The Curious Incident of Disability in Literature
Literature is rife (and ripe) with representations of disability and deformity. But why, and how, does the condition of the body—infirm or whole, crippled or complete, abnormal or extraordinary—matter in our literature, history, and culture? And how do representations of disability in literature challenge popular, political, economic, and educational views of differently-abled bodies and minds? This master class will offer a general overview of literature through a disability lens, with brief reference to landmark texts such as Richard III and Jane Eyre, but our primary focus will be Mark Haddon’s The Curious Incident of the Dog in the Night-Time and the ways in which its protagonist’s (assumed) disability influences how we experience and interpret a literary text.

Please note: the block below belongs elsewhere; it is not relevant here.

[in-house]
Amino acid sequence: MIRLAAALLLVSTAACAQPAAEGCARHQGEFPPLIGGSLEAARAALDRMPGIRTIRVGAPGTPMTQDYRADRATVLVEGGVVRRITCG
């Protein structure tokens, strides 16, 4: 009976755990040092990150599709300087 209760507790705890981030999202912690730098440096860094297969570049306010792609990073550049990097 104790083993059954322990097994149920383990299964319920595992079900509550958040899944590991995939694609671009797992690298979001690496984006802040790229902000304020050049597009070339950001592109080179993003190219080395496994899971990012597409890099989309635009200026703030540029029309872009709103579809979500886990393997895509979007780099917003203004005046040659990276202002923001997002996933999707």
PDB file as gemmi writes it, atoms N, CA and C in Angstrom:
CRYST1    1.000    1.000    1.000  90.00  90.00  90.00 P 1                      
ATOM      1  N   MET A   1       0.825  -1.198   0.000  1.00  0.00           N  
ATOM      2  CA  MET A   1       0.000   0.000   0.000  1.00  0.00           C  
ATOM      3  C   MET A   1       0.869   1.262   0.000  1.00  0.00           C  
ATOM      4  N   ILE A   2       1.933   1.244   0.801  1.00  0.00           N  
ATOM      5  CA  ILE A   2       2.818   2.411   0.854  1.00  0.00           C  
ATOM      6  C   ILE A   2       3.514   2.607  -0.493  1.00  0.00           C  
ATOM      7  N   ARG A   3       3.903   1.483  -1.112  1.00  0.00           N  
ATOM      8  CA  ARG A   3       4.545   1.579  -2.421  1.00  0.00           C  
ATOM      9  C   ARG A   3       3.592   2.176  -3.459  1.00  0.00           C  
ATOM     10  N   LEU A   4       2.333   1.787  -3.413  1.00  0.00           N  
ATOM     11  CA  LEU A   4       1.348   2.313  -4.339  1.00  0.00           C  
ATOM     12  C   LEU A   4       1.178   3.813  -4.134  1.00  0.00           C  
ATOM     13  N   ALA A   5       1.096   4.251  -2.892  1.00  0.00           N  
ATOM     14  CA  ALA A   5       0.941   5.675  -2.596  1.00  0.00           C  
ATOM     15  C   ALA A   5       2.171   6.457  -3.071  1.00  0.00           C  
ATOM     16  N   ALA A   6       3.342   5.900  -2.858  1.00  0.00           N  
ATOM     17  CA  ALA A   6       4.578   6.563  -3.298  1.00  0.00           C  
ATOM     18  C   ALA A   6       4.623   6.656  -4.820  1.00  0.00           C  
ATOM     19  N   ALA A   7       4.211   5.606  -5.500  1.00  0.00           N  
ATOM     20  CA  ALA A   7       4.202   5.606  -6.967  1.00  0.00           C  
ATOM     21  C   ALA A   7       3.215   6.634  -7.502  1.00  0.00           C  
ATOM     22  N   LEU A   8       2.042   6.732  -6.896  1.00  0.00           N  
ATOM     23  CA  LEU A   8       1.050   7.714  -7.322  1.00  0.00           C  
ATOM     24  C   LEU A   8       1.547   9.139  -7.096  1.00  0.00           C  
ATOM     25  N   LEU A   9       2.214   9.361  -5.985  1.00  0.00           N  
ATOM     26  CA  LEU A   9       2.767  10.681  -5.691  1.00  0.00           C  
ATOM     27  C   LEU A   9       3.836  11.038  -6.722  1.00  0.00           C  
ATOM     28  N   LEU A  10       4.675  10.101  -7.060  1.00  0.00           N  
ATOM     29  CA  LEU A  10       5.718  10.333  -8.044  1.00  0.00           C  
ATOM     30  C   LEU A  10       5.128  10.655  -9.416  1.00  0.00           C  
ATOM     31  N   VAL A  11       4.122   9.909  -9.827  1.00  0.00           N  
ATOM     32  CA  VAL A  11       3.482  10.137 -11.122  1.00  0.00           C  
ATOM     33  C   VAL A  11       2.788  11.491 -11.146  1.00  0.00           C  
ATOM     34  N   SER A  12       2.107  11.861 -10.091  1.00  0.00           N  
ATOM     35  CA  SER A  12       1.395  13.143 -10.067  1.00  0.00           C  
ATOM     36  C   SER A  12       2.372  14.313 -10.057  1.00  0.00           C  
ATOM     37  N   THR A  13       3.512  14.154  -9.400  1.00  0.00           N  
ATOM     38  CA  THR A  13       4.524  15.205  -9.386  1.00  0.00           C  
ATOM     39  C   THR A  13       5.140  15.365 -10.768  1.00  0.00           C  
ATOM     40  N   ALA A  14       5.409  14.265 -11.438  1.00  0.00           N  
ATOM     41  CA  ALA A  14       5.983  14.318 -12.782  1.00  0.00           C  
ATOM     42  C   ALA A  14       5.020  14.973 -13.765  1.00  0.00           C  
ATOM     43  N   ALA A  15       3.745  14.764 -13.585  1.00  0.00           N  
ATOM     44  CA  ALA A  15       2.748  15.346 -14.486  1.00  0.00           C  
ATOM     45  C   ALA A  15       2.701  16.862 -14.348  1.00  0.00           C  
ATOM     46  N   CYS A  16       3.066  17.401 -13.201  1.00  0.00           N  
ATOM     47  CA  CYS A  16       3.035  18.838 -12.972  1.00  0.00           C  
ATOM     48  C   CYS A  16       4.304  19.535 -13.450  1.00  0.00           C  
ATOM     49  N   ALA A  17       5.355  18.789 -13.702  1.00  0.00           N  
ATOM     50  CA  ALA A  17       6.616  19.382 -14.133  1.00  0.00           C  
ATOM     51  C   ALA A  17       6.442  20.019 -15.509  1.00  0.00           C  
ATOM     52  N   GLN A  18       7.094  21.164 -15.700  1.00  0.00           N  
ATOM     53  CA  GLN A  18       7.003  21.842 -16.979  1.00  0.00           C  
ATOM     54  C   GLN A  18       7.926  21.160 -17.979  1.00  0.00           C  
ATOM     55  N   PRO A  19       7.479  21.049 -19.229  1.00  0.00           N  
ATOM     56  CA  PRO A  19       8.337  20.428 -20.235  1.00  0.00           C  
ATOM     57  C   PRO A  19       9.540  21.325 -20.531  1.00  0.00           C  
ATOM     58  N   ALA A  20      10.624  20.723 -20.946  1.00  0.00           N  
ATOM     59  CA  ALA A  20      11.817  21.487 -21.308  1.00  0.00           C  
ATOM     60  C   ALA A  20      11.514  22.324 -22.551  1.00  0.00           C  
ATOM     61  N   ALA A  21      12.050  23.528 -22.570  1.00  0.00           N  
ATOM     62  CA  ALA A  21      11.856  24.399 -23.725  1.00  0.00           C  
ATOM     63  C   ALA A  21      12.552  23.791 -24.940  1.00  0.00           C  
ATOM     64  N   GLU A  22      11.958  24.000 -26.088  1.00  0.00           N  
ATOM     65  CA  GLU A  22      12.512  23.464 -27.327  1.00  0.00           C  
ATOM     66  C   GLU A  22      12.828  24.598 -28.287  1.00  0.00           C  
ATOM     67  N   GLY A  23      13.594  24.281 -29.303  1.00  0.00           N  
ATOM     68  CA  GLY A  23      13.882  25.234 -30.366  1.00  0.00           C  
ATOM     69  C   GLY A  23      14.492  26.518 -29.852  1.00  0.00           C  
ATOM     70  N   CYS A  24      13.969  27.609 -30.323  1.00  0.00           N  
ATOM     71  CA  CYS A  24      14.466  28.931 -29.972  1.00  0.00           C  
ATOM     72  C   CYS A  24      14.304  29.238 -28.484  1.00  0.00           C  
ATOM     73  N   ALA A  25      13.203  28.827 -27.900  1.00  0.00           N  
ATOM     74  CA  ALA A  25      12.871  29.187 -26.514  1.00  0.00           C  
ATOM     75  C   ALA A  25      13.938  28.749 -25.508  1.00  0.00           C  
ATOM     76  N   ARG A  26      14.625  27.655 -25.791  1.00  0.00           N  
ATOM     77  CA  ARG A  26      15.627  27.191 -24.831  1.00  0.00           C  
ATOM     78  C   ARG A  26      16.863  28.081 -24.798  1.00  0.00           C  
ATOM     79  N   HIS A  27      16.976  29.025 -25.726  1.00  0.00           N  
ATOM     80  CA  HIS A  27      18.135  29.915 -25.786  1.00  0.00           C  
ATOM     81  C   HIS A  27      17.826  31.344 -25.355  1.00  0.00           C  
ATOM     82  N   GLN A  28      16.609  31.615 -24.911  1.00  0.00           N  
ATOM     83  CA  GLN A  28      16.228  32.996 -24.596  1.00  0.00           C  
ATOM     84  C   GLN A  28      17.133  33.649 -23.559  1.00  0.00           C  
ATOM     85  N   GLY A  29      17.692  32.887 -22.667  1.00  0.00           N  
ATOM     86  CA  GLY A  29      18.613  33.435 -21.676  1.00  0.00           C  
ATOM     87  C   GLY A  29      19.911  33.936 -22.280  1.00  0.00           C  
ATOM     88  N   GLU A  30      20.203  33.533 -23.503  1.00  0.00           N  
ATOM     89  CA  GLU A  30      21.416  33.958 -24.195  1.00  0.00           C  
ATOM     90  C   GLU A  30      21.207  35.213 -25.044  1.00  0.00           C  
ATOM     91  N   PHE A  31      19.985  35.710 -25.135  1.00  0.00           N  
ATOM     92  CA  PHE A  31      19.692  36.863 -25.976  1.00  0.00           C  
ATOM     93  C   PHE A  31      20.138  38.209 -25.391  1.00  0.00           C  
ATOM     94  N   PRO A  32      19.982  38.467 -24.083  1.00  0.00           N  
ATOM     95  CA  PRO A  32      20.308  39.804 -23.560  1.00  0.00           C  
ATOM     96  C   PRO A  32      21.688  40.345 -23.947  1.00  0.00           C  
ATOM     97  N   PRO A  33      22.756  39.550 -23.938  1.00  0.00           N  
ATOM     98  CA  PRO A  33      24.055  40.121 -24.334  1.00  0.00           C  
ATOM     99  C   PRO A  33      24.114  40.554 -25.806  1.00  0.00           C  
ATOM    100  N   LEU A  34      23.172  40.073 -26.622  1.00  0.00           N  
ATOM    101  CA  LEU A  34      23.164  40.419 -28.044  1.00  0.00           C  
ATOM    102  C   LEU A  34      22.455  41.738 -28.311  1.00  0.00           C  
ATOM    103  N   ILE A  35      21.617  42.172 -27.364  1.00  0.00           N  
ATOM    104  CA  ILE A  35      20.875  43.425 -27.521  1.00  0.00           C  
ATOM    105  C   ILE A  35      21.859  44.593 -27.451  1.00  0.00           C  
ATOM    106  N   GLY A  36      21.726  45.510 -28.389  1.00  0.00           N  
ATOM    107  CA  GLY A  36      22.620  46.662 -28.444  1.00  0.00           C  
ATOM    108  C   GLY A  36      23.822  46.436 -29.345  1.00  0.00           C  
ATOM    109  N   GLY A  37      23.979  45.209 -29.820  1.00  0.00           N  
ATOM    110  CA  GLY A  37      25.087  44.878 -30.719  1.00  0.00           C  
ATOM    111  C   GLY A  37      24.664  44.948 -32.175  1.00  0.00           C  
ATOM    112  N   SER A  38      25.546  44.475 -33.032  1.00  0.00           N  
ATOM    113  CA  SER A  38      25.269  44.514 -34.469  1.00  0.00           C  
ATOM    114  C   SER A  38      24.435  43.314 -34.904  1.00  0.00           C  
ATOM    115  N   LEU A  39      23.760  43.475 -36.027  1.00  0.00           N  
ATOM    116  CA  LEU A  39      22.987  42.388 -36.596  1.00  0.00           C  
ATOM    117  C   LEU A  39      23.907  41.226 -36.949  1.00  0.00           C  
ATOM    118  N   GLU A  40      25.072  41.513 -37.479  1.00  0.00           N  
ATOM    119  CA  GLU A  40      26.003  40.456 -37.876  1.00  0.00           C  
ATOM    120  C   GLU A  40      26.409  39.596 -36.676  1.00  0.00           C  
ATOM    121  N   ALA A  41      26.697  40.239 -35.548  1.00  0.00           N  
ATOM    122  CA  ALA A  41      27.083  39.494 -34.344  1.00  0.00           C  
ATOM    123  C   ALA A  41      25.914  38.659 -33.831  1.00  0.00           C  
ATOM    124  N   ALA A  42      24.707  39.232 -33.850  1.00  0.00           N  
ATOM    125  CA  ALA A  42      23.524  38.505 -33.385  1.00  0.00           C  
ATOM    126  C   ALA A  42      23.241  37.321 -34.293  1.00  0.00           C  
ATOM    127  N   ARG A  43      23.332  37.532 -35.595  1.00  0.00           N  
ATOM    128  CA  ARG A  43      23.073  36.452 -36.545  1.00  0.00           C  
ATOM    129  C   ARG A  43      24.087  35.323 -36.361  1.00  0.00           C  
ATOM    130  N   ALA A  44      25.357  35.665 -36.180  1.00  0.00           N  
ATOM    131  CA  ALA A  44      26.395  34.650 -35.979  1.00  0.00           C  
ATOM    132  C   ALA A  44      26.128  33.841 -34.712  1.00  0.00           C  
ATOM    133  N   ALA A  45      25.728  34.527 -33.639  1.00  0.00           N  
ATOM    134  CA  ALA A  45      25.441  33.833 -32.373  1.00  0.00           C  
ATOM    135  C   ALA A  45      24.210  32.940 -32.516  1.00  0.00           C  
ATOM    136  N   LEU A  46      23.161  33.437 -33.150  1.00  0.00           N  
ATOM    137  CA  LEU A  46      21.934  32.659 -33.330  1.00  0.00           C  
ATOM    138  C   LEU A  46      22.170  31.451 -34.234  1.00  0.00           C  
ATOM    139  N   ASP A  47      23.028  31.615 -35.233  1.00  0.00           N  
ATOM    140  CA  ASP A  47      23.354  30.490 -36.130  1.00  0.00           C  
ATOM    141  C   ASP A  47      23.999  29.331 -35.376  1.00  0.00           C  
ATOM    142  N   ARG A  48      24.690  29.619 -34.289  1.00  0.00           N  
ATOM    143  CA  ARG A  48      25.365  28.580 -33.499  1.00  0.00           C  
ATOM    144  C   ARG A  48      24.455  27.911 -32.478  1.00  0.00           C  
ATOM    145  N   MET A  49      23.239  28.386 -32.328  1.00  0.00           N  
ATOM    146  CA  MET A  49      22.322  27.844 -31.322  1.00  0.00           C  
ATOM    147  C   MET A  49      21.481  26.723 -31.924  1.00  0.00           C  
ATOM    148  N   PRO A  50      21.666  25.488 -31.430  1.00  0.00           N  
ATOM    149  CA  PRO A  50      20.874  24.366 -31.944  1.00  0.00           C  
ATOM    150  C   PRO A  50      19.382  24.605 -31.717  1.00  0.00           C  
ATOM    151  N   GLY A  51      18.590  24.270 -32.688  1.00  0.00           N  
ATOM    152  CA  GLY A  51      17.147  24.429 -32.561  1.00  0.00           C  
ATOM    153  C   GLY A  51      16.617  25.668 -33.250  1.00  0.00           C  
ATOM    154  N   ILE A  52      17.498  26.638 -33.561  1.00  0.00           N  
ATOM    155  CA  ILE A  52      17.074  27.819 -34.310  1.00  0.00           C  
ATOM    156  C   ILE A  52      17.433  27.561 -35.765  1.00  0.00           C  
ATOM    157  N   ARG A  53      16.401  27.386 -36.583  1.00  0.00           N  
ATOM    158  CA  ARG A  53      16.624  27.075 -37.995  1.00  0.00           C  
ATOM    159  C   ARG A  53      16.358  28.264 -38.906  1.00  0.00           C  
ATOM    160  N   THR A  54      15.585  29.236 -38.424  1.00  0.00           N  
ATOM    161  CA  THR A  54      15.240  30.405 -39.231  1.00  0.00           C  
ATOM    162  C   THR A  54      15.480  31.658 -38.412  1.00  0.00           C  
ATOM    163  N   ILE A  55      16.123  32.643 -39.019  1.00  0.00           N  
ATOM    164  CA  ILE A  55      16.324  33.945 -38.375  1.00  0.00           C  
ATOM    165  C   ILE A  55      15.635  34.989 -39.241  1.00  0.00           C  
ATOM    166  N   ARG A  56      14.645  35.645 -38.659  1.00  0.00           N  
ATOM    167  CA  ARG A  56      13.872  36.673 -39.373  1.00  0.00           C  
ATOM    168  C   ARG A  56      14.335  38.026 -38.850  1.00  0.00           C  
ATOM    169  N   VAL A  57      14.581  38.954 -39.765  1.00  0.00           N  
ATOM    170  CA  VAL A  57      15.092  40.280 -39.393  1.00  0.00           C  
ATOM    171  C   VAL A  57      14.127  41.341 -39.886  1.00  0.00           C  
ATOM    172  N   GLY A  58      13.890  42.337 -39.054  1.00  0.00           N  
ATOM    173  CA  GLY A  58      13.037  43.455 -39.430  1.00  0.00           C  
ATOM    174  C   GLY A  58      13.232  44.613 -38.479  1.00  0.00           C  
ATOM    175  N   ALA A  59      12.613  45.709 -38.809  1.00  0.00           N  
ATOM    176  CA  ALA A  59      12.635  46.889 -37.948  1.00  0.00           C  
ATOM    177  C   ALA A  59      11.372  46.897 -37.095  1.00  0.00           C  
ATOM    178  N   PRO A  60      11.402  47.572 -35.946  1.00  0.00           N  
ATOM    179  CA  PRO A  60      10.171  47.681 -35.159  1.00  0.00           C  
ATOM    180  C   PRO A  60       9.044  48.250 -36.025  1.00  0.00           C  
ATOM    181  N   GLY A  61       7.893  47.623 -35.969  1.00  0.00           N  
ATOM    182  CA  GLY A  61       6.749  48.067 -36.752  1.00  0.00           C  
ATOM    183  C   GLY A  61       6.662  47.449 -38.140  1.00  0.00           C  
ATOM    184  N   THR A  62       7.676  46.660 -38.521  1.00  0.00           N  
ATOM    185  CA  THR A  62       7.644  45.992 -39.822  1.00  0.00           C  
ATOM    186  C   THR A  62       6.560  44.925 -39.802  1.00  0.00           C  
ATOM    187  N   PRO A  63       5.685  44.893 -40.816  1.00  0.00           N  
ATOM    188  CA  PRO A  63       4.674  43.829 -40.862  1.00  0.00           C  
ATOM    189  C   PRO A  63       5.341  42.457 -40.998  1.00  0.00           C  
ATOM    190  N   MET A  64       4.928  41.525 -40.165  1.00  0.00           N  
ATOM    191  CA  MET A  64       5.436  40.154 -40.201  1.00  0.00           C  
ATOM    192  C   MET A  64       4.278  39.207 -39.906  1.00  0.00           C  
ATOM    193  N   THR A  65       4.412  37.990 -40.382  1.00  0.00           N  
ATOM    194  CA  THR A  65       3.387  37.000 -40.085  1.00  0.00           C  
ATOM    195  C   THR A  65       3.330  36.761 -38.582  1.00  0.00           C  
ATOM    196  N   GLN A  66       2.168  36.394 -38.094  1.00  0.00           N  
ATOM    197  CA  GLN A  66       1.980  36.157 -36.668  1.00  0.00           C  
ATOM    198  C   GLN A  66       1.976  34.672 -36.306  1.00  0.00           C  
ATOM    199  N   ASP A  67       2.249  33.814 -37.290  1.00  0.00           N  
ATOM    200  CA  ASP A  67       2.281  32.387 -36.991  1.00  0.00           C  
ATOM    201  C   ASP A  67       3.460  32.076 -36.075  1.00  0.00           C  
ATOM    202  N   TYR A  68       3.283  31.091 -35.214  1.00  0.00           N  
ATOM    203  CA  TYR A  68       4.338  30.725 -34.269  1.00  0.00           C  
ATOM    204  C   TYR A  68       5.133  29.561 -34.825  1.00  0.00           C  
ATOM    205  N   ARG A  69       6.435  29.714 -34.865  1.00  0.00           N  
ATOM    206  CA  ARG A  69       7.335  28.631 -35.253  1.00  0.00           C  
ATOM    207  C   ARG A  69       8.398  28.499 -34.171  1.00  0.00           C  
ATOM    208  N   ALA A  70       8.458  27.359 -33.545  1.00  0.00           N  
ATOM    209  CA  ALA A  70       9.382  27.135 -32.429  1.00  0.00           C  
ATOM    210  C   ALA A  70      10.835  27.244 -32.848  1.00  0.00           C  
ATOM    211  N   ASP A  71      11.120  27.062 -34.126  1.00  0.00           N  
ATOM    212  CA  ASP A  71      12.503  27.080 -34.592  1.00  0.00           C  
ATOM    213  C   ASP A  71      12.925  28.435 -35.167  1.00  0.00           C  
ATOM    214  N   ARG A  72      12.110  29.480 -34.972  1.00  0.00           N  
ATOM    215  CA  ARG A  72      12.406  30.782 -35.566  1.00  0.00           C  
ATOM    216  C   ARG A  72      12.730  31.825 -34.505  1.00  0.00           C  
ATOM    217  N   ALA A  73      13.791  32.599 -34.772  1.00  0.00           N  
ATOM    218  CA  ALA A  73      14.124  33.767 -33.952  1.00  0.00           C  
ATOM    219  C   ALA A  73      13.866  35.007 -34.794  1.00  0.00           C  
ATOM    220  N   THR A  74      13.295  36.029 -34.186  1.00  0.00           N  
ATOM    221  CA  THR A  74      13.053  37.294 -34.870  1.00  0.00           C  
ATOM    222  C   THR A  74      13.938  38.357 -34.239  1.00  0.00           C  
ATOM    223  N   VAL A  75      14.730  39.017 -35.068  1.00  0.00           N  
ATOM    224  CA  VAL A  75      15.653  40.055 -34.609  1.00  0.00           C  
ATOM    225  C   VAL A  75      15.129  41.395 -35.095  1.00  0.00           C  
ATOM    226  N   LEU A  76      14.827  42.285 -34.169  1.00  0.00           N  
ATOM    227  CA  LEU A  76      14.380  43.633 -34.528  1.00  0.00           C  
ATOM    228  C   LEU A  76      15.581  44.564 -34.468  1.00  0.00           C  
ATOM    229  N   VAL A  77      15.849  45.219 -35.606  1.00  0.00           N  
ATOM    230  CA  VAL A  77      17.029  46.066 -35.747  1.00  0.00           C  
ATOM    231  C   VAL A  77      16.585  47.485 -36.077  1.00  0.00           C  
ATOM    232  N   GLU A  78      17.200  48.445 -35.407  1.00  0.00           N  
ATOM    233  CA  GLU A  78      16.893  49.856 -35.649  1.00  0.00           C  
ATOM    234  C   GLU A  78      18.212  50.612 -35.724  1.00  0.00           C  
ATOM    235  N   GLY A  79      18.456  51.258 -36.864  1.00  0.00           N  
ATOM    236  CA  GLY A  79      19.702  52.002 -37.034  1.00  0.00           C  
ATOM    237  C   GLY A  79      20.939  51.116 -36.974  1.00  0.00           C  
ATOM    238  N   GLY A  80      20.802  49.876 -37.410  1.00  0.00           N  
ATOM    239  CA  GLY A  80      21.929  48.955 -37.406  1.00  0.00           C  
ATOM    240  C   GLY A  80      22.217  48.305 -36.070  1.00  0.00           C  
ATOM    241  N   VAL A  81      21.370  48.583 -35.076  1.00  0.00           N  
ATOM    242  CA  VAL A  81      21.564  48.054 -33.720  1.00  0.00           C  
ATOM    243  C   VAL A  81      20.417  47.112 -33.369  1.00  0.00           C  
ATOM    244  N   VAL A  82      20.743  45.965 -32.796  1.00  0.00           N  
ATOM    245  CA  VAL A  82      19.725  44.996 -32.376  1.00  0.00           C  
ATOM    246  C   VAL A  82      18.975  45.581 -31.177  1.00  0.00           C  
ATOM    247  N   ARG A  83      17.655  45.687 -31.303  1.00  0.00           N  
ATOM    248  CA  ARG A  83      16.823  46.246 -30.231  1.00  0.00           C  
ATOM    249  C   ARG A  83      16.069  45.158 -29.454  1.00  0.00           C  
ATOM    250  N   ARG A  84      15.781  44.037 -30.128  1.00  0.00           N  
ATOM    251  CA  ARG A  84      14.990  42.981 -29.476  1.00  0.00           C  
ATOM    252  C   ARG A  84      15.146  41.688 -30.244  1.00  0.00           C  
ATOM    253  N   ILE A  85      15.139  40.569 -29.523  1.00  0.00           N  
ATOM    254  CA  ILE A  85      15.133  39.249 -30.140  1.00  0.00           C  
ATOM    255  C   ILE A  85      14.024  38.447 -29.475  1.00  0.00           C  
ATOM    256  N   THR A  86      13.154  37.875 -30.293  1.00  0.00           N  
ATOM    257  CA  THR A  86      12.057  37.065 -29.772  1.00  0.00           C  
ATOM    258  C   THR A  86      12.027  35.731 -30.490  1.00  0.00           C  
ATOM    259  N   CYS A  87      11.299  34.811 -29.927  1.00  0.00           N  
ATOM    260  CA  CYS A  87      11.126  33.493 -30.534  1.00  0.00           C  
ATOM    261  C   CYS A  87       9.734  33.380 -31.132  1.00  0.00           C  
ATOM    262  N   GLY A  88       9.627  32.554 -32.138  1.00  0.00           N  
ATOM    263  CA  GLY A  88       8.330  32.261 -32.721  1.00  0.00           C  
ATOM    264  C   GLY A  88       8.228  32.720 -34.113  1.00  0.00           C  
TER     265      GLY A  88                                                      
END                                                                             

Brenda Jo Brueggemann is Professor of English and Aetna Endowed Chair of Writing at the University of Connecticut; she also teaches at the Bread Loaf School of English at Middlebury College during the summer. She has been deaf (genetic) from birth. After college, she taught high school in her rural Kansas community for five years before going to graduate school. In the mid-1990s, bolstered by the passage of the Americans with Disabilities Act, she helped conceptualize the new field of Disability Studies. She has written, co-written, edited, or co-edited 16 books, including nine memoirs in the “Deaf Lives” series she created for Gallaudet University Press, and more than 70 essays and articles at the intersections of Deaf/Disability Studies and writing/art. Her current research centers on disability and deafness in the visual and literary arts. She’s always curious, loves the night-time and mysteries, and believes that disability is more than just a strange “incidence” in all of our lives.